Publications by authors named "Elisabeth P Nacheva"

23 Publications

  • Page 1 of 1

-Deficient T-cell Acute Lymphoblastic Leukemia Is Sensitized to CHK1 Inhibition through Enhanced Replication Stress.

Cancer Discov 2020 07 29;10(7):998-1017. Epub 2020 Apr 29.

Department of Haematology, UCL Cancer Institute, University College London, London, United Kingdom.

Loss-of-function mutations of , the enzymatic component of PRC2, have been associated with poor outcome and chemotherapy resistance in T-cell acute lymphoblastic leukemia (T-ALL). Using isogenic T-ALL cells, with and without CRISPR/Cas9-induced EZH2-inactivating mutations, we performed a cell-based synthetic lethal drug screen. EZH2-deficient cells exhibited increased sensitivity to structurally diverse inhibitors of CHK1, an interaction that could be validated genetically. Furthermore, small-molecule inhibition of CHK1 had efficacy in delaying tumor progression in isogenic EZH2-deficient, but not EZH2 wild-type, T-ALL cells , as well as in a primary cell model of PRC2-mutant ALL. Mechanistically, EZH2 deficiency resulted in a gene-expression signature of immature T-ALL cells, marked transcriptional upregulation of , increased replication stress, and enhanced dependency on CHK1 for cell survival. Finally, we demonstrate this phenotype is mediated through derepression of a distal PRC2-regulated enhancer. In conclusion, we highlight a novel and clinically exploitable pathway in high-risk EZH2-mutated T-ALL. SIGNIFICANCE: Loss-of-function mutations of PRC2 genes are associated with chemotherapy resistance in T-ALL, yet no specific therapy for this aggressive subtype is currently clinically available. Our work demonstrates that loss of EZH2 activity leads to MYCN-driven replication stress, resulting in increased sensitivity to CHK1 inhibition, a finding with immediate clinical relevance..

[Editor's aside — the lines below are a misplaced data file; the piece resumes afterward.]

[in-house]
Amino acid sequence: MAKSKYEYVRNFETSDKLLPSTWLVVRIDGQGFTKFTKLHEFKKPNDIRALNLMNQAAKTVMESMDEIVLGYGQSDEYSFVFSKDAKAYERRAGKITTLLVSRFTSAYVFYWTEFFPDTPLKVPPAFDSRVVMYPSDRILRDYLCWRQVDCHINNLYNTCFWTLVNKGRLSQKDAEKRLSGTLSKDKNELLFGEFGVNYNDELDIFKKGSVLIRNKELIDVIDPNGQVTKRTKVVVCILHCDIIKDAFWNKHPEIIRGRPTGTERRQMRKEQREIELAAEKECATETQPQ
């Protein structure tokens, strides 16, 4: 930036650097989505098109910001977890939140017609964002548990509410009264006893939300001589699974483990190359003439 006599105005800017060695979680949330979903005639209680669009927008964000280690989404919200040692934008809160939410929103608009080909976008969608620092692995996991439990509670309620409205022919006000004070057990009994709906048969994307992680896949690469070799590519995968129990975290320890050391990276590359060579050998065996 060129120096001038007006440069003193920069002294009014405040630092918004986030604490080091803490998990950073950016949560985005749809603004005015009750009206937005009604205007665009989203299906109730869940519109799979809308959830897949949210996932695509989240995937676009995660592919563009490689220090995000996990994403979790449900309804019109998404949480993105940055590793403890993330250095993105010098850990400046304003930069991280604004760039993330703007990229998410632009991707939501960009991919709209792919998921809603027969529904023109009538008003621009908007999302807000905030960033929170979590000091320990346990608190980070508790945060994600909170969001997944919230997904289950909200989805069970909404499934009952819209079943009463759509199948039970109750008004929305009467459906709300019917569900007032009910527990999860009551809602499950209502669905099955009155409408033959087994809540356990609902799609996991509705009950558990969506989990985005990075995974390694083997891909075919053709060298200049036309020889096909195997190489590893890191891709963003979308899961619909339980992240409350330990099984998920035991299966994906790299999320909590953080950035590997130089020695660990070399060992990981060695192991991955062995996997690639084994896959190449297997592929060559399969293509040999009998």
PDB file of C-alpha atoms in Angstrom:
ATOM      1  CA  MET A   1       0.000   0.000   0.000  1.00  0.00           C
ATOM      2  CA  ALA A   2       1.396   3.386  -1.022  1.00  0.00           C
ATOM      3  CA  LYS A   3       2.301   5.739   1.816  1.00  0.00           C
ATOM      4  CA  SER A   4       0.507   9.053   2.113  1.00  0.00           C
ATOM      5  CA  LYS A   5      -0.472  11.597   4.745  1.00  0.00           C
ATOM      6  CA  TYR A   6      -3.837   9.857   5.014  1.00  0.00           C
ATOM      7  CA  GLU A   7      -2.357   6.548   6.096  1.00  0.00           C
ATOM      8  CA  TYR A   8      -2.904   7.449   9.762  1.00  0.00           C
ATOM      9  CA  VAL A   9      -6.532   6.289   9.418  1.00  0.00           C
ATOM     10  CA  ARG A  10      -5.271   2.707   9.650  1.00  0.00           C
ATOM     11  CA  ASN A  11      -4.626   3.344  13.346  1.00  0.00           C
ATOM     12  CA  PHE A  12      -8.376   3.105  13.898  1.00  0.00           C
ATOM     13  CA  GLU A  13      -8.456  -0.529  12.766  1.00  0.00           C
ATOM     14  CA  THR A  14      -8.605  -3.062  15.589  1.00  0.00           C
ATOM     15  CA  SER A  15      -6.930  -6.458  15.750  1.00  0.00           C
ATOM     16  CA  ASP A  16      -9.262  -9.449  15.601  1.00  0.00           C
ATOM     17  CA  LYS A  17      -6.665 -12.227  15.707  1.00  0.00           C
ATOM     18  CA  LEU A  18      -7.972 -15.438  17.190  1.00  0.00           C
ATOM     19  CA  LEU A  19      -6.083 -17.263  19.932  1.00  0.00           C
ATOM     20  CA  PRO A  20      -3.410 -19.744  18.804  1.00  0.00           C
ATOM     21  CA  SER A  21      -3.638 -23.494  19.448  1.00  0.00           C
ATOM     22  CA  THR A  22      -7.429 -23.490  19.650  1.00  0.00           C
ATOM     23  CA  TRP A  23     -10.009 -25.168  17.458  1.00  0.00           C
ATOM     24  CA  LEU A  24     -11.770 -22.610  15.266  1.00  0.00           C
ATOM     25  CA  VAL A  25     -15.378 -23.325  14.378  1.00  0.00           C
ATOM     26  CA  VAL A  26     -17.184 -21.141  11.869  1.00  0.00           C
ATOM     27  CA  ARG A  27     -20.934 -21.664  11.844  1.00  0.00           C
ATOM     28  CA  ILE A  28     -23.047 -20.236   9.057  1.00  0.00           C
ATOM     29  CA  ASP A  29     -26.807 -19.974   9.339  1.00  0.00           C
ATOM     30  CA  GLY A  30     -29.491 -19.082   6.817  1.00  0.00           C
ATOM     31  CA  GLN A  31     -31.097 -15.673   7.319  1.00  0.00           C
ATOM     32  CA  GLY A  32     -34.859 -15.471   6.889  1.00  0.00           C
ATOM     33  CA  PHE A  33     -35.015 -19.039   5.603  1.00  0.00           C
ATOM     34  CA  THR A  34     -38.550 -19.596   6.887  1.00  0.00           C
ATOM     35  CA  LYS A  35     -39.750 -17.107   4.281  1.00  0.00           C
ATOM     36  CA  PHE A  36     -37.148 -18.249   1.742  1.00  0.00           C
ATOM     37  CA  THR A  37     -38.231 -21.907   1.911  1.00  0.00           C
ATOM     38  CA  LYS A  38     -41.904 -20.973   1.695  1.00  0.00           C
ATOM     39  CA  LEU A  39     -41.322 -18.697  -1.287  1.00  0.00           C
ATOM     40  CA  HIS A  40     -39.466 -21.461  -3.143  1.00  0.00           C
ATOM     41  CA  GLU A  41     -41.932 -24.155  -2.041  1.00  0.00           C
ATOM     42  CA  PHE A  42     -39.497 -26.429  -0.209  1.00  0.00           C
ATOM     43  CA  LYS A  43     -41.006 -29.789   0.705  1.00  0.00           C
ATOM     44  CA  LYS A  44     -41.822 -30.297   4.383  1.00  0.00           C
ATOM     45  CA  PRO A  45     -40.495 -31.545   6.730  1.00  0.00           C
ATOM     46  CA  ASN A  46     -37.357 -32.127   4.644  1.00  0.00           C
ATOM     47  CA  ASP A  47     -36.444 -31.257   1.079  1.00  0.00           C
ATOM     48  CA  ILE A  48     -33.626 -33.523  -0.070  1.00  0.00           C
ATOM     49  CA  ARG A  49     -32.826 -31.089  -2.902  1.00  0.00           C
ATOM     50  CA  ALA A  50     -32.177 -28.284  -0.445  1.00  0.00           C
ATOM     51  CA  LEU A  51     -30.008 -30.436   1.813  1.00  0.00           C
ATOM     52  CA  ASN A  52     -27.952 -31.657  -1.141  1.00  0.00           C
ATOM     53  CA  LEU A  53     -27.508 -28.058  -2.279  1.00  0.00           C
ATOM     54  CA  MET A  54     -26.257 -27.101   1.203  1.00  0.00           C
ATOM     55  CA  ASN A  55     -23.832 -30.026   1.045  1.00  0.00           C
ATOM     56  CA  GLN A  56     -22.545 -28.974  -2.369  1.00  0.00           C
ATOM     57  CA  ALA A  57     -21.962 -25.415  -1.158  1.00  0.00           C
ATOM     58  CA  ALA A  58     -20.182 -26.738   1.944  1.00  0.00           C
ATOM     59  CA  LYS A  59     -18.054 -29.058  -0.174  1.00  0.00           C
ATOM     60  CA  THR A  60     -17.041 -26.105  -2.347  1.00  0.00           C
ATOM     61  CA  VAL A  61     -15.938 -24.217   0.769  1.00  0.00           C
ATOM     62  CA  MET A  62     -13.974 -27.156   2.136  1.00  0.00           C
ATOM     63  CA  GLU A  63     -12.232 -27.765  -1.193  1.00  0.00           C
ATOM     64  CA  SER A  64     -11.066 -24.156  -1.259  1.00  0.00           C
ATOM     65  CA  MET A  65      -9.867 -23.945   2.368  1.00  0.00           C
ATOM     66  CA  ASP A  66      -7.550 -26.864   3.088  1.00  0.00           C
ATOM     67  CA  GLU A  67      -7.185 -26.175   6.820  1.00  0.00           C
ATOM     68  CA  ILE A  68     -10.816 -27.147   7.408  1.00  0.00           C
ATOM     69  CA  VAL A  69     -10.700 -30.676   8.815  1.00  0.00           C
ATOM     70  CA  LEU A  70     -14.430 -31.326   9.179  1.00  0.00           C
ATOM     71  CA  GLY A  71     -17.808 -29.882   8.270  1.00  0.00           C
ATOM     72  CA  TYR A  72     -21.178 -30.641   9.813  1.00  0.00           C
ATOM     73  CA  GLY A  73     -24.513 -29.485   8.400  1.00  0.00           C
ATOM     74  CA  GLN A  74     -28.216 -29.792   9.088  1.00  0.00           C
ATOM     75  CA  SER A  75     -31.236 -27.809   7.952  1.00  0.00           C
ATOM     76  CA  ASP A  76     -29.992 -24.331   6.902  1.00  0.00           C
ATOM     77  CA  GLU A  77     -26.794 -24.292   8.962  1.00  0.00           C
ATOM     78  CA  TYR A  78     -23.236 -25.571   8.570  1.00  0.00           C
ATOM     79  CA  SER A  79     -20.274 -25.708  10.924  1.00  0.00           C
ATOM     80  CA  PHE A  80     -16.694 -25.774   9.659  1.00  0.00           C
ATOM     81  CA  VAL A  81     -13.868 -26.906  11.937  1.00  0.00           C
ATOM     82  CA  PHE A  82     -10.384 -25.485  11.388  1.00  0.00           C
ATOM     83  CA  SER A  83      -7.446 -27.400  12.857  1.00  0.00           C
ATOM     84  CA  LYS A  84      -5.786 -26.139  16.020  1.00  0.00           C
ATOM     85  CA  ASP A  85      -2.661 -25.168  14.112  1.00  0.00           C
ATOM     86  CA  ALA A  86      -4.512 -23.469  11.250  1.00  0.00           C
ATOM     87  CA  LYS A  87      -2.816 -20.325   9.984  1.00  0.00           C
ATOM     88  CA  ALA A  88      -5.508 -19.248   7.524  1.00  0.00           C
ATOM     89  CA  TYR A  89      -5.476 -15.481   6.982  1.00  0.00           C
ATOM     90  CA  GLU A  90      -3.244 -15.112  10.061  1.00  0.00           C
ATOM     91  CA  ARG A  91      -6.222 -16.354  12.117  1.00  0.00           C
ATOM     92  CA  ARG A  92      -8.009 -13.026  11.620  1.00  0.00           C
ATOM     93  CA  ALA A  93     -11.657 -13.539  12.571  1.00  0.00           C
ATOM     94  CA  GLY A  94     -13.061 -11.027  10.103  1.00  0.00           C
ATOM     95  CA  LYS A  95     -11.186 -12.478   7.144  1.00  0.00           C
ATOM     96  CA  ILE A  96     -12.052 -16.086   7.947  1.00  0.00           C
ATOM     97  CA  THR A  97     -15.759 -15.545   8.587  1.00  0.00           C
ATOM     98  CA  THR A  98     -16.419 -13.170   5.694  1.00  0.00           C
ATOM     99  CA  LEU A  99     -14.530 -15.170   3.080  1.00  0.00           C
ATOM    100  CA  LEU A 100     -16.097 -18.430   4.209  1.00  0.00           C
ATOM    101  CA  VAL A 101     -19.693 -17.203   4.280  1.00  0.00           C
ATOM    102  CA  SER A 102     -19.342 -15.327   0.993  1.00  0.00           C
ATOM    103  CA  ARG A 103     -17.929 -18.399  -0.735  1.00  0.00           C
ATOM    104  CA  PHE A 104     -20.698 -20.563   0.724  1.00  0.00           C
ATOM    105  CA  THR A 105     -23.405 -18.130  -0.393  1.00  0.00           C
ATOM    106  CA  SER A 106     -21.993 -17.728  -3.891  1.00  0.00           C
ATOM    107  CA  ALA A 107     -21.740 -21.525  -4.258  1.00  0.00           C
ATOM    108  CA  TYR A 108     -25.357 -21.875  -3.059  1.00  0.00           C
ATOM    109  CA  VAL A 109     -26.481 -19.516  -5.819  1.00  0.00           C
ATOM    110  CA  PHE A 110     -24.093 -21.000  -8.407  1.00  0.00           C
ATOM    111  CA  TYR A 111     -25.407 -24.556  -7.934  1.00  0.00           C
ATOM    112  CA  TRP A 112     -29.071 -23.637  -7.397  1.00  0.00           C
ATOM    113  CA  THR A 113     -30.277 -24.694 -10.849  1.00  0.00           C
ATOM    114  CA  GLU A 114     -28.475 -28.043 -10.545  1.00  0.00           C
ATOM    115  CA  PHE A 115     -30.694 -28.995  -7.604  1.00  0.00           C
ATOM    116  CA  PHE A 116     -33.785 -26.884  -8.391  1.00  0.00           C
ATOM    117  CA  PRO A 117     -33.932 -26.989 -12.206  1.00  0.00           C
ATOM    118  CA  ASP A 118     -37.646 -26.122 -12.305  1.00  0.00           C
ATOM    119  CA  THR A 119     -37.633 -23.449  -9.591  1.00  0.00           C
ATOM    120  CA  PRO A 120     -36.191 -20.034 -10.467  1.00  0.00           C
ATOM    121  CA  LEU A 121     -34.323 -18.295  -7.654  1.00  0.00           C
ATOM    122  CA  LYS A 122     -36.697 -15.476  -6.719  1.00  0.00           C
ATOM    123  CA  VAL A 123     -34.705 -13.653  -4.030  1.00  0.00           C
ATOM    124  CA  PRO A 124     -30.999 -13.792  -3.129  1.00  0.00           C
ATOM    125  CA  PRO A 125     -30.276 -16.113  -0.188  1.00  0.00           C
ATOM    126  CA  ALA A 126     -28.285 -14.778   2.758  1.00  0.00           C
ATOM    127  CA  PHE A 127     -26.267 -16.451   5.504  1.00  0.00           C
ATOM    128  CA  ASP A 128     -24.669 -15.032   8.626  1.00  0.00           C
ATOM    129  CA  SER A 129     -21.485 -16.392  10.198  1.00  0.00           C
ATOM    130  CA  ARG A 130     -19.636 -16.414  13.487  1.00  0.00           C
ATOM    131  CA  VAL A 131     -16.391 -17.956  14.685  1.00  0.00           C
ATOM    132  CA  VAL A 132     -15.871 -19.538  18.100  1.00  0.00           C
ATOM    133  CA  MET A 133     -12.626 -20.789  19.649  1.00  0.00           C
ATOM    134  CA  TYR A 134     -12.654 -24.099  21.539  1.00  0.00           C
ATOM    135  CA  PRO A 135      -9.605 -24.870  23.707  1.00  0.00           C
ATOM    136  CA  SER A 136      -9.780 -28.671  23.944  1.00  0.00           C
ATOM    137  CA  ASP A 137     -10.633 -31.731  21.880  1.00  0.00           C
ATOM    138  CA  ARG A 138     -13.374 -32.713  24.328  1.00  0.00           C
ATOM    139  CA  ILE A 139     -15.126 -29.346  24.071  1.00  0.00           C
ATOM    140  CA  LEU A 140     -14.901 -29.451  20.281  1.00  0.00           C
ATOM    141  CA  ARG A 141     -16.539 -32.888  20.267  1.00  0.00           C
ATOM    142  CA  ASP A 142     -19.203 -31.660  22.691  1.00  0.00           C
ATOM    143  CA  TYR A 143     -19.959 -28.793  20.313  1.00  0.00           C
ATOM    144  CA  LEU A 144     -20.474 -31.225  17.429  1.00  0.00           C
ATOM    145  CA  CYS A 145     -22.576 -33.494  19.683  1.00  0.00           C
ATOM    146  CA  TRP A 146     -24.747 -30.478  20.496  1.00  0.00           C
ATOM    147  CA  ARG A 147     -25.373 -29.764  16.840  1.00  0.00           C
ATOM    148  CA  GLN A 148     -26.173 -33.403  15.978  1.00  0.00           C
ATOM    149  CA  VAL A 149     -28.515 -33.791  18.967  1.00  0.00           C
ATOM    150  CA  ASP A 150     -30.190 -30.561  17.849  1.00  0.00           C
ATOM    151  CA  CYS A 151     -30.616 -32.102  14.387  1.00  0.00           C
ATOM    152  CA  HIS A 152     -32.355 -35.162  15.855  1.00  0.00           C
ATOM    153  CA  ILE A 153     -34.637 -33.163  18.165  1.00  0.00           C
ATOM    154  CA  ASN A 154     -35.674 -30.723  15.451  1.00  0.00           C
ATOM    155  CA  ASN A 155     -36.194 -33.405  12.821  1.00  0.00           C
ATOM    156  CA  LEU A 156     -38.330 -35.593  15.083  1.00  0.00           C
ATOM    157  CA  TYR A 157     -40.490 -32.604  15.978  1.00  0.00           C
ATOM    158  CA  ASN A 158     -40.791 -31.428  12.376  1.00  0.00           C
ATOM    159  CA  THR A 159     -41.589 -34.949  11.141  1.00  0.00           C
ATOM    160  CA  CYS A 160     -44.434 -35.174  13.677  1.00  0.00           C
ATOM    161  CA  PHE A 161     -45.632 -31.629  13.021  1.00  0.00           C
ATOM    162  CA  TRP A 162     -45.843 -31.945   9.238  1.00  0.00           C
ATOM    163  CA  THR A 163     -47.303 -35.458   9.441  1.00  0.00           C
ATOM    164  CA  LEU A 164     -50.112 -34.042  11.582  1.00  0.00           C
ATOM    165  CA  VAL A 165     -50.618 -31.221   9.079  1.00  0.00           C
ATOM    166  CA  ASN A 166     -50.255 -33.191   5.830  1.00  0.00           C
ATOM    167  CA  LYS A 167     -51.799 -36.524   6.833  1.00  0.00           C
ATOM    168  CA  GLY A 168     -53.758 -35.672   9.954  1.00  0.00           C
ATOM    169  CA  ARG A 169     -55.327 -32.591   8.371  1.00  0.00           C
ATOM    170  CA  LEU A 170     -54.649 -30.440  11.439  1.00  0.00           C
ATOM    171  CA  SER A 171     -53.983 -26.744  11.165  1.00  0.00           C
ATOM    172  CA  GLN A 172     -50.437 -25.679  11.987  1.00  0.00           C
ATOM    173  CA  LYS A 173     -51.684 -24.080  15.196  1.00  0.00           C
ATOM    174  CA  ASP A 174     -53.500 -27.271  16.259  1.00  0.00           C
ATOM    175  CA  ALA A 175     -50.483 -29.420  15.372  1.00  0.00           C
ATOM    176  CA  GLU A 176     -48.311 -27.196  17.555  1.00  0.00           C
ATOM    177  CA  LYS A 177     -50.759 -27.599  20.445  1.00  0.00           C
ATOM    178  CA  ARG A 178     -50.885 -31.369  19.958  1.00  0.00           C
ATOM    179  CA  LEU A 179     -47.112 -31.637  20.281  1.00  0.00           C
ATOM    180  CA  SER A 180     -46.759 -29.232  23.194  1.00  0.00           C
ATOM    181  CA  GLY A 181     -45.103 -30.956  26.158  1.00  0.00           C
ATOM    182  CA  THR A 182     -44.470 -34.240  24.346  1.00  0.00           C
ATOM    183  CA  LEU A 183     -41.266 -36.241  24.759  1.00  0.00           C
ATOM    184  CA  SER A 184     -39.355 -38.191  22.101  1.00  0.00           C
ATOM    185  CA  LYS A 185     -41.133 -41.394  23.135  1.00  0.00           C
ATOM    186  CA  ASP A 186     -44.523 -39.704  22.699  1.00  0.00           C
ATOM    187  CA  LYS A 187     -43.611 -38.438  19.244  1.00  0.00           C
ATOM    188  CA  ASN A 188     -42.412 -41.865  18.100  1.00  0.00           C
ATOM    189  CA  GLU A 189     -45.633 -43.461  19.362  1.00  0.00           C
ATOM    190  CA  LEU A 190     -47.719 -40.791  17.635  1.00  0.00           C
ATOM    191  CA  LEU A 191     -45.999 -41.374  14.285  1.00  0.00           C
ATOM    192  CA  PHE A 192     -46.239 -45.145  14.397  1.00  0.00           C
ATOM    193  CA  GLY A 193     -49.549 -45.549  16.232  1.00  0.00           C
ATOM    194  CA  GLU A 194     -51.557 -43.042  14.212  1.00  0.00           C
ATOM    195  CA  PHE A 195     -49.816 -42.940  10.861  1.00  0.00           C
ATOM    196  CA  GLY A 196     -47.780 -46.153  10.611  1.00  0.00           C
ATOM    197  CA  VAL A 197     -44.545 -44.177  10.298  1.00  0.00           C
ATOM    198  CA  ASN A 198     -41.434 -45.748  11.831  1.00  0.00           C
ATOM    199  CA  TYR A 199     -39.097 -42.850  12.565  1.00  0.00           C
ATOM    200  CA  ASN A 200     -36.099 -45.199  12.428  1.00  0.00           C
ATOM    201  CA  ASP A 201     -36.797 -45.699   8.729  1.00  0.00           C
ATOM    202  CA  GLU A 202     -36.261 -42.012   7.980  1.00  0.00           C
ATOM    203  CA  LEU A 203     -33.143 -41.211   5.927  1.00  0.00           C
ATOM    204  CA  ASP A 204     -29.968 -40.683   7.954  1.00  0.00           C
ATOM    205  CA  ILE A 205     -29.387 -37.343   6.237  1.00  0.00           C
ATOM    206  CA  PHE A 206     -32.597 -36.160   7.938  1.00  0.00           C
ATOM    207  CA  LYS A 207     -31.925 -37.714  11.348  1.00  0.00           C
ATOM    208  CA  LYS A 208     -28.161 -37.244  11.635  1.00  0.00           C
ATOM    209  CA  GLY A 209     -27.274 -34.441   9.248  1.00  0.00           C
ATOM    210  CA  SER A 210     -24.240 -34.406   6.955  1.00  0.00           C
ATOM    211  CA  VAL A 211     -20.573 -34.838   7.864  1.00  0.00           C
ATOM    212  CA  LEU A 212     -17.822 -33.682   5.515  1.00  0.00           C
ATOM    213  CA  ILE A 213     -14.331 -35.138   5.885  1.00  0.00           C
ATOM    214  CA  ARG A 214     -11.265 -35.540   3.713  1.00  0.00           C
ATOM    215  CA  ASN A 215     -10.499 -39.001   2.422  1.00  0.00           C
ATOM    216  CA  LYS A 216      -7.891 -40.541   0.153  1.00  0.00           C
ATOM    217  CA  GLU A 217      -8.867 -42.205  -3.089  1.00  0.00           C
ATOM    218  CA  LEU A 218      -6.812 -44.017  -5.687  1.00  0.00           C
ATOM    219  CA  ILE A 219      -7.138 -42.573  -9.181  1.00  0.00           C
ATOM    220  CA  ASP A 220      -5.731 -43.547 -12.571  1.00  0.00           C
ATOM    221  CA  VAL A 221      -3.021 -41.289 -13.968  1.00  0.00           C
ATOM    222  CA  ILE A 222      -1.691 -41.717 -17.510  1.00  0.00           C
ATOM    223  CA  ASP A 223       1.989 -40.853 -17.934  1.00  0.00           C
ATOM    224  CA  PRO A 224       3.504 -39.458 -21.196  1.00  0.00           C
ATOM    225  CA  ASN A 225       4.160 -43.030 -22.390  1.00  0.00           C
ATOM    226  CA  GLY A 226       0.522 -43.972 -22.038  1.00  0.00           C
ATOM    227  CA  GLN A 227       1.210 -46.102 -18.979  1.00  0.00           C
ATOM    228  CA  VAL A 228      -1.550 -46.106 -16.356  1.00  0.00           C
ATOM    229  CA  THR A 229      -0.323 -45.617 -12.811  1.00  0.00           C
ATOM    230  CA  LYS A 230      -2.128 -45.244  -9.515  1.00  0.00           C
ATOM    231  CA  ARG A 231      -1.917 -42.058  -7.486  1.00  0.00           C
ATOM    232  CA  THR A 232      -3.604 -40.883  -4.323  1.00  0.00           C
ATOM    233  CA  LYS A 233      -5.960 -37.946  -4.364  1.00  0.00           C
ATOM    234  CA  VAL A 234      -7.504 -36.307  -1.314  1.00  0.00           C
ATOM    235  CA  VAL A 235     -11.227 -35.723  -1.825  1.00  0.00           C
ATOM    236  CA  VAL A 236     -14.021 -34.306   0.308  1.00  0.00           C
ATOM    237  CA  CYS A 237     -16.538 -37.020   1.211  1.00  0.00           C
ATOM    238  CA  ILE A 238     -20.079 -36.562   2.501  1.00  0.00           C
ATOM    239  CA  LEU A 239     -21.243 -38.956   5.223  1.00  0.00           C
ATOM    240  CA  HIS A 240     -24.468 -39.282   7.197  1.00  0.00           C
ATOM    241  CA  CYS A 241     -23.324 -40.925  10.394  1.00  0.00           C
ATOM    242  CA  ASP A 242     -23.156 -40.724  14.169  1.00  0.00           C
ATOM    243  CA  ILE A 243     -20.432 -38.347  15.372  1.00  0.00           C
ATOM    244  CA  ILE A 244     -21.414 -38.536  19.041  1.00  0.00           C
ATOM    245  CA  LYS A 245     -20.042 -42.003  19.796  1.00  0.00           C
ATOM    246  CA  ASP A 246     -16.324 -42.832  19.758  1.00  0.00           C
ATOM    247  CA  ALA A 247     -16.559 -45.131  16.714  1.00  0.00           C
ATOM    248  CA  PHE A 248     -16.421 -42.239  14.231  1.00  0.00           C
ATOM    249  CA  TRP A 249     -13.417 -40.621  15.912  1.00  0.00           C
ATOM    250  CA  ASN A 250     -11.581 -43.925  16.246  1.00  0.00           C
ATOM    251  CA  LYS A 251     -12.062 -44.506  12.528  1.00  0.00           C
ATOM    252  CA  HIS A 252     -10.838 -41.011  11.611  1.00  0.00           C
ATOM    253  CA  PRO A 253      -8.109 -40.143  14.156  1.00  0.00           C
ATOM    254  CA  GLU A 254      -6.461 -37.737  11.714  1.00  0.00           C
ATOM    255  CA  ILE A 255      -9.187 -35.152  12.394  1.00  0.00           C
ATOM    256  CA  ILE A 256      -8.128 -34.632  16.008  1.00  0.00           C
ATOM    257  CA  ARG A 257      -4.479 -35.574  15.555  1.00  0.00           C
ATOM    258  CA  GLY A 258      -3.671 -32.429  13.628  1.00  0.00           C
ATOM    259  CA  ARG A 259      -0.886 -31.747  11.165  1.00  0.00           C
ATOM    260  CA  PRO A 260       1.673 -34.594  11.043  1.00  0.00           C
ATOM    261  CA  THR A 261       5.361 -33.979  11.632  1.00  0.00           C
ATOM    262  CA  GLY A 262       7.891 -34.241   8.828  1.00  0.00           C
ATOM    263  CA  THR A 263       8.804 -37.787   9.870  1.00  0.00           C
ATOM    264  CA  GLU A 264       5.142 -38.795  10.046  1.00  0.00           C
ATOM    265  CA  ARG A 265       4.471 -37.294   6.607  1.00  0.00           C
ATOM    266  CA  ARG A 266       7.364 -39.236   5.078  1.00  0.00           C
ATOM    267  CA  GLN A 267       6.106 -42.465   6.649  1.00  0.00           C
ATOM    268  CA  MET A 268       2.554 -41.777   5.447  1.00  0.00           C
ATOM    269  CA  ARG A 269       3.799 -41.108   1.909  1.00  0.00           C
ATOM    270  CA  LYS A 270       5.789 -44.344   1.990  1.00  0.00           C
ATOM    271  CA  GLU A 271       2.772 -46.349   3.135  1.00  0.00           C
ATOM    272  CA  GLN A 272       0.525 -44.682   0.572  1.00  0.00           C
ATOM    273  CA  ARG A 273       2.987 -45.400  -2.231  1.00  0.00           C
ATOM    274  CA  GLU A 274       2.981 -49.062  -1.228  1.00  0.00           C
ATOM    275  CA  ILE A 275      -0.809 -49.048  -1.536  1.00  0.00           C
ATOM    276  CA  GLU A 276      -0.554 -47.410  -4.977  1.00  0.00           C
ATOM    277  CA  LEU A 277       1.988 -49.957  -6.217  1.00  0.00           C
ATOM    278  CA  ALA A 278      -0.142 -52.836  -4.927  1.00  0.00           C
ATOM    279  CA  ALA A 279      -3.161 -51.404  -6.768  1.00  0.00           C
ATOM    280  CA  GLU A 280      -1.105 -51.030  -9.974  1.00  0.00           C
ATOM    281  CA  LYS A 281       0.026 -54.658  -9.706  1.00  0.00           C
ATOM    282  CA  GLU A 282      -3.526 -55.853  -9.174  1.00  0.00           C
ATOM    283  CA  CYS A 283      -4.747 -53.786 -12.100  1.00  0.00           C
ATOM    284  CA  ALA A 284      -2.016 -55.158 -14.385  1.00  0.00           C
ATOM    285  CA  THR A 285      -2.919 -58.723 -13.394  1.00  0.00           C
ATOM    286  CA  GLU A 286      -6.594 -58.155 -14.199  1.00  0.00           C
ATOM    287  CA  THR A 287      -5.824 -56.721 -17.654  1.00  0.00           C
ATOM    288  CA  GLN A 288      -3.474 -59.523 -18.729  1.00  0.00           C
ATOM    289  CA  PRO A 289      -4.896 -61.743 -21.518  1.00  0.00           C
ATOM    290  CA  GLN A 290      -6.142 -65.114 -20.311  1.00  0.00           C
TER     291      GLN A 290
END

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http://dx.doi.org/10.1158/2159-8290.CD-19-0789DOI Listing
http://www.ncbi.nlm.nih.gov/pmc/articles/PMC7611258PMC
July 2020

Detection of inherited chromosomally integrated HHV-6 (ciHHV-6) in a marker chromosome.

Eur J Haematol 2017 Jun 31;98(6):635-637. Epub 2017 Mar 31.

Section of Haematology, University of Ferrara, Ferrara, Italy.

Objectives: Inherited chromosomally integrated human herpesvirus-6 (ciHHV-6) is characterised by the complete HHV-6 genome integration into the host germ line genome and is vertically transmitted with a Mendelian inheritance. By now, the only relationship between ciHHV-6 and diseases seems to be with angina pectoris.

Methods: We report a case of an 82-year-old man diagnosed with diffuse large B-cell lymphoma (DLBCL) on October 2014. To substantiate the suspicion of ciHHV-6, we analysed peripheral blood mononuclear cells, bone marrow biopsy and pleural effusion-derived mesothelial cells with PCR, RT-PCR and FISH.